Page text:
But since the powers that be on the world stage are trying their best to make sure we don’t make it out of this century alive, we may be wasting our time speculating on future Easters.

      1. Btw, in such event, would Protestant denominations (and traditionalist Catholic sects) that refuse to follow such a decision would be adhering to an Old New Easter calendar?

      2. I wonder what would happen to Catholic attendance on Easter in places where the non-Catholic majority didn’t go along with the change. Everywhere I’ve ever lived, the school districts (K-12) attach spring break to Easter and give Good Friday off, and many local businesses and organizations have Easter egg hunts and other events. Would many of the “Christmas and Easter” Catholics still attend Mass for Easter if it didn’t coincide with the wider culture’s celebration of Easter?

        BTW, I think the SSPX wold go along with a change if the Church did. The holdouts would probably be the much smaller independent and Sedevecantist groups.

  2. Once again, it is not “Greek Easter” or “Russian Easter” or even “Orthodox Easter.” It is Pascha celebrated according to the Julian calendar. Lest anyone forget, the majority of the world’s Eastern Catholics also keep Pascha on the Julian reckoning and not the Gregorian. Horror of horrors! All Catholics don’t even celebrate on the same day.

  3. “However, for purely astrological reasons…”

    Ugh.

    This is astronomy, not astrology.

    I would surely hope that a common celebration of Easter would be taking place on Planet Earth long after 2698AD. If not, we would be able to diagnose some serious flaw in how Christians have handled ecumenism in the coming seven centuries.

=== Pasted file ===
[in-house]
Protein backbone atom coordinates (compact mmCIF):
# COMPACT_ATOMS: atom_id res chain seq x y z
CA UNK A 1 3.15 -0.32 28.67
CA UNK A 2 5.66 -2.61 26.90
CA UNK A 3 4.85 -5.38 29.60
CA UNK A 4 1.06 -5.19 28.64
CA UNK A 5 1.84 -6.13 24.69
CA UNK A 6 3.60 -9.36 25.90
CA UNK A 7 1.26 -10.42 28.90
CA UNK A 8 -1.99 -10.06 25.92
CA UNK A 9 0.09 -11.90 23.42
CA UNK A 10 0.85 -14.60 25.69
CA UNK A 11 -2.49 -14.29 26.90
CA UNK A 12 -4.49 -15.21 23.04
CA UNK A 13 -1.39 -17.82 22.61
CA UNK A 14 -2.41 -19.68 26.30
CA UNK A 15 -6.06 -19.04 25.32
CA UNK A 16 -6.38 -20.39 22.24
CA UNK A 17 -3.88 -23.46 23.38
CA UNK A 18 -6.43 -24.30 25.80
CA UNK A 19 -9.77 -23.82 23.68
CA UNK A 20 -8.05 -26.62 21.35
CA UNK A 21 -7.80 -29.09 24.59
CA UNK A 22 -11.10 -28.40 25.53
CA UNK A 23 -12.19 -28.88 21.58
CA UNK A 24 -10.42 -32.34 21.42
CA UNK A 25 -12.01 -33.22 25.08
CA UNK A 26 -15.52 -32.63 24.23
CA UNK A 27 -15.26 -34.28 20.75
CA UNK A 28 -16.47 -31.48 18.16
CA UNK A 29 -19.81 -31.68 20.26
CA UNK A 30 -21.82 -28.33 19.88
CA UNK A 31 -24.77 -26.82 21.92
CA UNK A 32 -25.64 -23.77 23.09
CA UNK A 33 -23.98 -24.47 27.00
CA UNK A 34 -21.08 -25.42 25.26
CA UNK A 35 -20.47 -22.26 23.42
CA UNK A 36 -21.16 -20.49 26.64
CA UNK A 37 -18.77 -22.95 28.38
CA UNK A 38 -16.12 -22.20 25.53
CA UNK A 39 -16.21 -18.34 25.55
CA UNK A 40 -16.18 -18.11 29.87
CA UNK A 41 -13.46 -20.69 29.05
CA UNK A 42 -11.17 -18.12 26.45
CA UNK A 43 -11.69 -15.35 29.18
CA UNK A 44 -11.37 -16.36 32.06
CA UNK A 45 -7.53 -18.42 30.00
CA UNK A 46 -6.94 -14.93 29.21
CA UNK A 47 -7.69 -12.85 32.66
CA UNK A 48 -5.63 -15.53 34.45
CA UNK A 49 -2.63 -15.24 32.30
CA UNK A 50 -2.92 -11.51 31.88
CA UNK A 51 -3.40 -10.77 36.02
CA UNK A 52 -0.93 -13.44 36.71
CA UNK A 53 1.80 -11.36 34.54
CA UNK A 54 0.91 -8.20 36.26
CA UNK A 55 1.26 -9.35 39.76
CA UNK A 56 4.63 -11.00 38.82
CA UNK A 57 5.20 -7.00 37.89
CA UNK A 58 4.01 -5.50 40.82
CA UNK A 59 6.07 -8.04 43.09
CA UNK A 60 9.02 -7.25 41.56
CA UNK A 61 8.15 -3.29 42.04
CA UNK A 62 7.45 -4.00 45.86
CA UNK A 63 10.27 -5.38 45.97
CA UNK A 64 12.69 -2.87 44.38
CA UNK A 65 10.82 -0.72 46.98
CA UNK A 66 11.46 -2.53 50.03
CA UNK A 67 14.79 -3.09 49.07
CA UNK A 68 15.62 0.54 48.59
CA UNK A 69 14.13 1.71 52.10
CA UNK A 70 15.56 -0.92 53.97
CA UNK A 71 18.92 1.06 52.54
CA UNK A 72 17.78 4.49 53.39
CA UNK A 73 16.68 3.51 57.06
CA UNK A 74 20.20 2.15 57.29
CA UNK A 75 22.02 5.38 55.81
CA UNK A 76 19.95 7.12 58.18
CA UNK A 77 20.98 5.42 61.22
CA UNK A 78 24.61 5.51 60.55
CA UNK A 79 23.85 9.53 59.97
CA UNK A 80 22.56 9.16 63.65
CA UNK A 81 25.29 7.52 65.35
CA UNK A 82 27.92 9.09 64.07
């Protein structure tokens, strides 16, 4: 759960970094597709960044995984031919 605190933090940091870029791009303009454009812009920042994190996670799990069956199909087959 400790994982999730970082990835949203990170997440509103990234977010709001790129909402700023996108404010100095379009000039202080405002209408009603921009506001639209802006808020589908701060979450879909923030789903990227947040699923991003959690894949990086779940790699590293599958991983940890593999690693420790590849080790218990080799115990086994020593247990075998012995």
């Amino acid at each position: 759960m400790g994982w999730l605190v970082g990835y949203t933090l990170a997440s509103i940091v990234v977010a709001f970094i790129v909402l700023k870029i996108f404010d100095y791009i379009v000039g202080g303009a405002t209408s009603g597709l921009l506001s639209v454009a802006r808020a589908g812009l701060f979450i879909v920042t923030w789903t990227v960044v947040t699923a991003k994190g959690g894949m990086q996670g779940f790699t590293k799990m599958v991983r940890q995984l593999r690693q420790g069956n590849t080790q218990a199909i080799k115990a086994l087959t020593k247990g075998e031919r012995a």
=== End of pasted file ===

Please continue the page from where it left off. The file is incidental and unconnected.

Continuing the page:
I’m not sure about Giedi Prime, and I don’t think we will actually reach the planets of 36 Ophiuchi in this millennium, but if human beings do colonize space, including planets, moons, and asteroids, it is likely that each world will eventually use its own astronomical calendar instead of Earth’s. Would Easter on Mars be every 22 months, and Lent extended to seventy days? Or would the liturgical year end with the 79th week in Ordinary Time?

    1. There is no real evidence that such radical endulturation will occurr on other planets. Precedent is against it, since the Northern Hemishpere dates are adopted in our Southern Hemisphere without any acknowledgement of the differences. Jesus was born as an earthling, and that might be a good enough reason to retain the use of earth years on other planets. (Heresy 3001, we should celebrate Easter on the Sunday after the first full moon in spring according to the seasons and moons of our native planets instead of those of Earth)

      And what will become of the Urbi et Orbi address? Will the orb become the universe instead of the earth? Or the Earth become the urb because it was the first densely populated place?

      And what about the planets in the Trappist system? Will we need to consult with the monks about how we handle these thing?

      1. Well, it’s not defined if there would be any need for worship outside of Earth except by human beings. Medieval scholastics did probe the issue of plural worlds, and I believe one offspring of that speculative theology was the realization that the Hypostatic Union of human and divine natures in the Second Person of the Most Holy Trinity would not necessarily preclude other such unions *if* so provided by God for beings in other worlds who are, obviously, not necessarily descendants of Adam and Eve, et cet….. (TL DR version: Catholic theology can accommodate non-earth intelligent life more readily than a fundamentalist theology.)

      2. If we make it to the Trappist-1 system they would have their own bishop(s), and presumably Patriarch. They would have their own Urbi et Orbi tradition.

        As for the use of Earth years, what do you suggest? Years as counted by interstellar travelers, even if the affects of relativity have knocked things out of kilter from Earth?

    2. What if the planet has a really short year, like 10 weeks or so? You could have a “greatest hits” sort of liturgical year. No rest for the choir or volunteer church decorators, though.